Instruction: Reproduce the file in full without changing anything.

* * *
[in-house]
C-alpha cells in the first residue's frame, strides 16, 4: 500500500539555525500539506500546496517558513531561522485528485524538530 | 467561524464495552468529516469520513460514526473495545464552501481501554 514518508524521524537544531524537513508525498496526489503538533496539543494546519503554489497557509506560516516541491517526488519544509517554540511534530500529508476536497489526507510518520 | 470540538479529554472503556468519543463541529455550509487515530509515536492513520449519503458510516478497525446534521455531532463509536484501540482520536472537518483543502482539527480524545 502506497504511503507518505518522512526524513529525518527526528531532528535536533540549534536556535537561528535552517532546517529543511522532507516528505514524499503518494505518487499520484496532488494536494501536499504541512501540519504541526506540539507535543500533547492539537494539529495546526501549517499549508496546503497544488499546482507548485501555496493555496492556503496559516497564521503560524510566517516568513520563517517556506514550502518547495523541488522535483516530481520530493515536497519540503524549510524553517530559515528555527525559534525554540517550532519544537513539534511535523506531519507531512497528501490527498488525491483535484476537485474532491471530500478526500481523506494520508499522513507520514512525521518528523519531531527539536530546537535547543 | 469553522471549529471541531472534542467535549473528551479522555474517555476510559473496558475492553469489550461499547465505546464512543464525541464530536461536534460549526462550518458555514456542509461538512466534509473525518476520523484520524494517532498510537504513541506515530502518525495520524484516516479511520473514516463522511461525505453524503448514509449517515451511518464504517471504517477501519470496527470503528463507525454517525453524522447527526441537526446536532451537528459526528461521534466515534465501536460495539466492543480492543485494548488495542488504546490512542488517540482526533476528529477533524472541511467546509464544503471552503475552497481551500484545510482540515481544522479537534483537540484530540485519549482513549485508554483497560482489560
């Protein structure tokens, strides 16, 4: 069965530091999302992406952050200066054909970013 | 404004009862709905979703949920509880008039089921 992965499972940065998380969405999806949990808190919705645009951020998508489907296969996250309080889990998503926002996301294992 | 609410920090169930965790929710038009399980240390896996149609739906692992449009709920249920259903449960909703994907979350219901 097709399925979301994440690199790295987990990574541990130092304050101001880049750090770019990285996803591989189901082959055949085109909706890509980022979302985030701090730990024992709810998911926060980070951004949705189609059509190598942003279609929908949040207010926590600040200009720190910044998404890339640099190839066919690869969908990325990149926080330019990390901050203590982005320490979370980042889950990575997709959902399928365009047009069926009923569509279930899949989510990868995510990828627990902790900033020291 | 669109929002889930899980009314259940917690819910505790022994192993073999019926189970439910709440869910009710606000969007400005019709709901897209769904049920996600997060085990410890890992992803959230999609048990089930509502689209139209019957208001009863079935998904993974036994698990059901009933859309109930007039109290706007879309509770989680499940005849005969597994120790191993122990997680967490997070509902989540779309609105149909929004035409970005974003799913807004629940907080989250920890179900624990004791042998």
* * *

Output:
[in-house]
C-alpha cells in the first residue's frame, strides 16, 4: 500500500539555525500539506500546496517558513531561522485528485524538530 | 467561524464495552468529516469520513460514526473495545464552501481501554 514518508524521524537544531524537513508525498496526489503538533496539543494546519503554489497557509506560516516541491517526488519544509517554540511534530500529508476536497489526507510518520 | 470540538479529554472503556468519543463541529455550509487515530509515536492513520449519503458510516478497525446534521455531532463509536484501540482520536472537518483543502482539527480524545 502506497504511503507518505518522512526524513529525518527526528531532528535536533540549534536556535537561528535552517532546517529543511522532507516528505514524499503518494505518487499520484496532488494536494501536499504541512501540519504541526506540539507535543500533547492539537494539529495546526501549517499549508496546503497544488499546482507548485501555496493555496492556503496559516497564521503560524510566517516568513520563517517556506514550502518547495523541488522535483516530481520530493515536497519540503524549510524553517530559515528555527525559534525554540517550532519544537513539534511535523506531519507531512497528501490527498488525491483535484476537485474532491471530500478526500481523506494520508499522513507520514512525521518528523519531531527539536530546537535547543 | 469553522471549529471541531472534542467535549473528551479522555474517555476510559473496558475492553469489550461499547465505546464512543464525541464530536461536534460549526462550518458555514456542509461538512466534509473525518476520523484520524494517532498510537504513541506515530502518525495520524484516516479511520473514516463522511461525505453524503448514509449517515451511518464504517471504517477501519470496527470503528463507525454517525453524522447527526441537526446536532451537528459526528461521534466515534465501536460495539466492543480492543485494548488495542488504546490512542488517540482526533476528529477533524472541511467546509464544503471552503475552497481551500484545510482540515481544522479537534483537540484530540485519549482513549485508554483497560482489560
């Protein structure tokens, strides 16, 4: 069965530091999302992406952050200066054909970013 | 404004009862709905979703949920509880008039089921 992965499972940065998380969405999806949990808190919705645009951020998508489907296969996250309080889990998503926002996301294992 | 609410920090169930965790929710038009399980240390896996149609739906692992449009709920249920259903449960909703994907979350219901 097709399925979301994440690199790295987990990574541990130092304050101001880049750090770019990285996803591989189901082959055949085109909706890509980022979302985030701090730990024992709810998911926060980070951004949705189609059509190598942003279609929908949040207010926590600040200009720190910044998404890339640099190839066919690869969908990325990149926080330019990390901050203590982005320490979370980042889950990575997709959902399928365009047009069926009923569509279930899949989510990868995510990828627990902790900033020291 | 669109929002889930899980009314259940917690819910505790022994192993073999019926189970439910709440869910009710606000969007400005019709709901897209769904049920996600997060085990410890890992992803959230999609048990089930509502689209139209019957208001009863079935998904993974036994698990059901009933859309109930007039109290706007879309509770989680499940005849005969597994120790191993122990997680967490997070509902989540779309609105149909929004035409970005974003799913807004629940907080989250920890179900624990004791042998």